This week's goal:
Although it is good to do html code from scratch on a notepad to learn the mark-up language, most web authors use some sort of HTML editor to speed the work. This week you will consider some of the available tools and try correcting problems that may arise with them.
What to do this week:
1.There are several "wysiwyg" editors for designing web pages. This is supposed to mean "What You See Is What You Get." Try one of the following:
Do a page from your site in the wysiwyg editor. Do not open your existing page in the editor, but start from the beginning. (Hint: try using tables for layout and change the layout a few times. This is an interesting test of a product.) All of these editors include some kind of "html view." Go to the "html view" and look at the code.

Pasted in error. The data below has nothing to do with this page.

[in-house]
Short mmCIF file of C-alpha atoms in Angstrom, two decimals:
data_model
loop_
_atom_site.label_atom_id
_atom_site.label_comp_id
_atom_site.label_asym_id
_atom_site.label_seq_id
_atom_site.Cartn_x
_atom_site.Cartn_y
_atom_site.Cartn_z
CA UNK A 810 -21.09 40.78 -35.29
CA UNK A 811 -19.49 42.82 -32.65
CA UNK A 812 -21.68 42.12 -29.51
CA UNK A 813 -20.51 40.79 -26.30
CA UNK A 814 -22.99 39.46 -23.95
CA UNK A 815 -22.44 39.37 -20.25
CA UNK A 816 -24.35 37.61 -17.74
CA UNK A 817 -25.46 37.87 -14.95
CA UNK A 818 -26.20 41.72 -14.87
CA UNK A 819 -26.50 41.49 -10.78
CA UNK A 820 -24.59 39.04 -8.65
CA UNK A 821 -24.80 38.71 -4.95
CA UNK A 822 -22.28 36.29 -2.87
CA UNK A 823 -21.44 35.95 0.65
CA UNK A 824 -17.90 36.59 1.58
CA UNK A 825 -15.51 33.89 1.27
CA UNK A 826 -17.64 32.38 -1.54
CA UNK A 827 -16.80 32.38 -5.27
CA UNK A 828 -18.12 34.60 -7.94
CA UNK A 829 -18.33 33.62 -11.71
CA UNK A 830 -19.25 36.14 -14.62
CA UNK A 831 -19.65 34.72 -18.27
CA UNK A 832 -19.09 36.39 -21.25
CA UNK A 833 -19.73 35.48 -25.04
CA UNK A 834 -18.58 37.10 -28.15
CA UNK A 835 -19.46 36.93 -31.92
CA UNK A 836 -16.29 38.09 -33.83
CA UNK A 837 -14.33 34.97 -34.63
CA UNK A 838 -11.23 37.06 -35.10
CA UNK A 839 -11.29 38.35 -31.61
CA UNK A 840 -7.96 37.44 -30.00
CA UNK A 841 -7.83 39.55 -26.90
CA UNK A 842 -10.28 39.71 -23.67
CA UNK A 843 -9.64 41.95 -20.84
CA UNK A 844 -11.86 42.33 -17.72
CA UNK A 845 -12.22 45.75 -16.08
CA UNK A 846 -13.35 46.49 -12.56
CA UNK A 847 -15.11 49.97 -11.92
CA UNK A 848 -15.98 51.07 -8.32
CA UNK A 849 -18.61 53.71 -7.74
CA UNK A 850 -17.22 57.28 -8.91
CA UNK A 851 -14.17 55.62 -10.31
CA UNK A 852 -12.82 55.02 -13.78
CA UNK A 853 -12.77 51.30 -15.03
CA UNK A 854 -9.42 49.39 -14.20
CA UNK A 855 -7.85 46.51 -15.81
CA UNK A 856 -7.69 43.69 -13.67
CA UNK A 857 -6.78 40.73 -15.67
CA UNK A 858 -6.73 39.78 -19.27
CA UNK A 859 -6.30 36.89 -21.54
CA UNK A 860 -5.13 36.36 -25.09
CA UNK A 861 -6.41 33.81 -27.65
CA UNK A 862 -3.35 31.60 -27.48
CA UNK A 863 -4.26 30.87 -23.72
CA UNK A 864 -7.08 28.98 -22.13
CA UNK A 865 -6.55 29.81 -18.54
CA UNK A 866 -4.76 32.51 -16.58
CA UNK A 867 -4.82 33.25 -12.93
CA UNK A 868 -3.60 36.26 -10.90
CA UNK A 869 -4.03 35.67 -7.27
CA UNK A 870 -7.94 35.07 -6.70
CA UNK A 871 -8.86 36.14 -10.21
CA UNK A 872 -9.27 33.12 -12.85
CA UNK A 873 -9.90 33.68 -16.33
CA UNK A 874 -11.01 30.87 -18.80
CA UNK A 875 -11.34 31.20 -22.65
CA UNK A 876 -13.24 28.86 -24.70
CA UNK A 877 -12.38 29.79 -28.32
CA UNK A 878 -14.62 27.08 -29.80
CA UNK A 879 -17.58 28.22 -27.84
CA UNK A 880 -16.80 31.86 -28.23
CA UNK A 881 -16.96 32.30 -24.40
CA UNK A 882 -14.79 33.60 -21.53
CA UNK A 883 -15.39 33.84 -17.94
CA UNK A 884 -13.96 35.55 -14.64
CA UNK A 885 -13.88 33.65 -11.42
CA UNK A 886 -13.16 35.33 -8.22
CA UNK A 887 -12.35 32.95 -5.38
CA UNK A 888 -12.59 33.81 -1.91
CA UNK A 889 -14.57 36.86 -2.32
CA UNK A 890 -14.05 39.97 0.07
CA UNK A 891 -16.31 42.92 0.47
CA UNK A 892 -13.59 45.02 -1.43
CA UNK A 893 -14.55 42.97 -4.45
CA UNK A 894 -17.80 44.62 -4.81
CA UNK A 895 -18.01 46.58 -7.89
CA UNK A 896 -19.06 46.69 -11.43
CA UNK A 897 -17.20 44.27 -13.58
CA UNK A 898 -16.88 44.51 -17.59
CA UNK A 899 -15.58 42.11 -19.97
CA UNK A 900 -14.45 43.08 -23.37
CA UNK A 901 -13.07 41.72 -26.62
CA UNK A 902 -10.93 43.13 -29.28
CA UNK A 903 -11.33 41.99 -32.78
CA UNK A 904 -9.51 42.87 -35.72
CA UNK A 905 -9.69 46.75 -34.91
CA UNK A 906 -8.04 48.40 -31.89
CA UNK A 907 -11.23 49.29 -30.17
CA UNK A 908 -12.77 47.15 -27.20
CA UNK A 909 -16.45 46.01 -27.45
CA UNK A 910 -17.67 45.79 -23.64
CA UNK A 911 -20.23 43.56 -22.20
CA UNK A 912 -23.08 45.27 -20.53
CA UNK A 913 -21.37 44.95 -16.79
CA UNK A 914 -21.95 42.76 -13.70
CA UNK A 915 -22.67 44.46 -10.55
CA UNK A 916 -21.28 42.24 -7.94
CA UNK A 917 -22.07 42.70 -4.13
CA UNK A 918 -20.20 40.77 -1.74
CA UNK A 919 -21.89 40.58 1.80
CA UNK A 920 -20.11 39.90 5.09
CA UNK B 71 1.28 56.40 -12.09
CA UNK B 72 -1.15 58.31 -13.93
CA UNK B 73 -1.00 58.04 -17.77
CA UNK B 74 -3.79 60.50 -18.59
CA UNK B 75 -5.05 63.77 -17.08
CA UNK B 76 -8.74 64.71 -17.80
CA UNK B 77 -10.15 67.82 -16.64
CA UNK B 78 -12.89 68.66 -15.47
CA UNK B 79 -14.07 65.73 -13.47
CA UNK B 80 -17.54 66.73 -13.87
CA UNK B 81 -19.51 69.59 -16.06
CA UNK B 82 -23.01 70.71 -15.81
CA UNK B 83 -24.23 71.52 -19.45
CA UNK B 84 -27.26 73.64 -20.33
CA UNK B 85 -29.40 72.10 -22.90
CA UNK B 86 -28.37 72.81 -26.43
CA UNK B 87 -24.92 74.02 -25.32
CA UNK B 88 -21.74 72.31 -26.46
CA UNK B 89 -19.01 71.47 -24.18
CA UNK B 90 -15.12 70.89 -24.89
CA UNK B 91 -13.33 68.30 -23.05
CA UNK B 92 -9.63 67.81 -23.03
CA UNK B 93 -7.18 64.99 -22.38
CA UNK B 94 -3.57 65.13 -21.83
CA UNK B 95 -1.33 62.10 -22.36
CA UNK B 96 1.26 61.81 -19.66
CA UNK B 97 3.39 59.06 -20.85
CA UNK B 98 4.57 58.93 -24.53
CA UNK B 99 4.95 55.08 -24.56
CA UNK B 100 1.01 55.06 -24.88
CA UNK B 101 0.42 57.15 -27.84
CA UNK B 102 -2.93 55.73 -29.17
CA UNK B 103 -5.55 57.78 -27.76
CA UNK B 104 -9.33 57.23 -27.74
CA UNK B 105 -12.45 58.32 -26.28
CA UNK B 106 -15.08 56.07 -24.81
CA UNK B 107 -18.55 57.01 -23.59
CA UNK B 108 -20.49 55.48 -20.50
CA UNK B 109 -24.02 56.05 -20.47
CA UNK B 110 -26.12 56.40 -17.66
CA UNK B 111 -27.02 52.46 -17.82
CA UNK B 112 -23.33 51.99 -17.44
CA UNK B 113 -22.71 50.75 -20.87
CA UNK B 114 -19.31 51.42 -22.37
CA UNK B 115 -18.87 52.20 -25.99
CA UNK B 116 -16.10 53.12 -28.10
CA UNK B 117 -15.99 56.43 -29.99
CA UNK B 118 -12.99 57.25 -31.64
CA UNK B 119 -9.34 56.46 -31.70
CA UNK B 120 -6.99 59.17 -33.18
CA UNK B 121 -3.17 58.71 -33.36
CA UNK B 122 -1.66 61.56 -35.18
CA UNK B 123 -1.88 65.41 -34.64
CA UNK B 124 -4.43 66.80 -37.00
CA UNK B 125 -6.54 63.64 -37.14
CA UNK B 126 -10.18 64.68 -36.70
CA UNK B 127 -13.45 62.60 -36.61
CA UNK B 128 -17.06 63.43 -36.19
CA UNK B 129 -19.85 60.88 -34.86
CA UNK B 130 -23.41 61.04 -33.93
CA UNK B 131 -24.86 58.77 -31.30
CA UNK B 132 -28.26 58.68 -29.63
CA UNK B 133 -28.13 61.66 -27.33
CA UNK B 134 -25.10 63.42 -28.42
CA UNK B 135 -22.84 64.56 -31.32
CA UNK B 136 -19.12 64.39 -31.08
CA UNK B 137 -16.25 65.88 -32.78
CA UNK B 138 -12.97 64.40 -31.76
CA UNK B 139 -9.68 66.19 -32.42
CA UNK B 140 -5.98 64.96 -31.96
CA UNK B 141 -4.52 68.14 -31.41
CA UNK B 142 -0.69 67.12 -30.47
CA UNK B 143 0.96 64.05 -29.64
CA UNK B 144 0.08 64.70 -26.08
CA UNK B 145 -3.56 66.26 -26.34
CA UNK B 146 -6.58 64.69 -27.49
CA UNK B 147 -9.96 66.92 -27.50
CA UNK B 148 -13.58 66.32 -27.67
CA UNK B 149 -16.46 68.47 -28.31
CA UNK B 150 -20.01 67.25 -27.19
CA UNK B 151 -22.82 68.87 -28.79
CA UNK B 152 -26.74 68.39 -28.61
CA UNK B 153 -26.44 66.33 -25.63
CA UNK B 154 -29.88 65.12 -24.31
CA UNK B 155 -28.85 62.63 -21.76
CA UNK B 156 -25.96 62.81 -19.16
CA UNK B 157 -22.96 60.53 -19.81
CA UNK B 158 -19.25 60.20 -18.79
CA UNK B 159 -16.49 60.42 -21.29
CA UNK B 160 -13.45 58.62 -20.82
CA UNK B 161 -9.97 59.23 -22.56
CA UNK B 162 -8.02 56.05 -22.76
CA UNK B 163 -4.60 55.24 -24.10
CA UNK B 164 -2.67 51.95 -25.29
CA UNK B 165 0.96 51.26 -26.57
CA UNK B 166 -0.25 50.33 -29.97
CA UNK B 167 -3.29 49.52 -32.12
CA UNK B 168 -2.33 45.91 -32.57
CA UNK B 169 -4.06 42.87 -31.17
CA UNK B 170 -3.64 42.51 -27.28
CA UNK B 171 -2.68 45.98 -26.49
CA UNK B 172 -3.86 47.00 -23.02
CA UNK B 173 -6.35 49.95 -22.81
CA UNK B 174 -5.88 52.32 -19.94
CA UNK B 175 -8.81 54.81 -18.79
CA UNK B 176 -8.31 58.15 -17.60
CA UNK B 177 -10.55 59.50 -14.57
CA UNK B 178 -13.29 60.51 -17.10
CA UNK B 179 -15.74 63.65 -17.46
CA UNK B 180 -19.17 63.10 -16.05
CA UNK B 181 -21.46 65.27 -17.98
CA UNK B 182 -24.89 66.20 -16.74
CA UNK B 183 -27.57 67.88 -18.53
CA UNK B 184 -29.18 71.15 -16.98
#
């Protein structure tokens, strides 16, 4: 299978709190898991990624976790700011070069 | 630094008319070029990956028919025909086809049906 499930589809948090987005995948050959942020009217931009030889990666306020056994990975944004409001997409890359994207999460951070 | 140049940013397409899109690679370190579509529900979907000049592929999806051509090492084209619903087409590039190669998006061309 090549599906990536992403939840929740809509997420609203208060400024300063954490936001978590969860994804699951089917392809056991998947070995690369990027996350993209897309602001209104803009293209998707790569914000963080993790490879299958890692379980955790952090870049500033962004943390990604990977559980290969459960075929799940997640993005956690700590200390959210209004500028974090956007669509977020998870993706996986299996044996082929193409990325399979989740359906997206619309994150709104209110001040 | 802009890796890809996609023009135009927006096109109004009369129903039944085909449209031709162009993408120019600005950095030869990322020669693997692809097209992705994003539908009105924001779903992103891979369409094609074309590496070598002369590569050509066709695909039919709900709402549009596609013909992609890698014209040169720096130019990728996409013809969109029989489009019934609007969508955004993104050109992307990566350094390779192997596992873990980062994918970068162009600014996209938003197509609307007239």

2. There are also html editors for web authors like you who know html but want to automate the process of adding tags. You may want to try:
3. Many people have Microsoft's Word and Excel on their computers. Word and Excell '97 allow the user to "save as html."
4. Use one or more of the products mentioned above to write your resume. Do not agonize over the content of your resume, only do something basic with "education" "experience" and "skills" so that you have a basic document to put into html.
Once you have done the document, look at the code and send a message to the listserv describing the parts of the code that you might want to correct, any unwanted elements the editor may have added, or other problems you note with the program. Along with this message, send the URL where you have posted the resume.
Copyright by dwang, 1999, 2000. All rights reserved.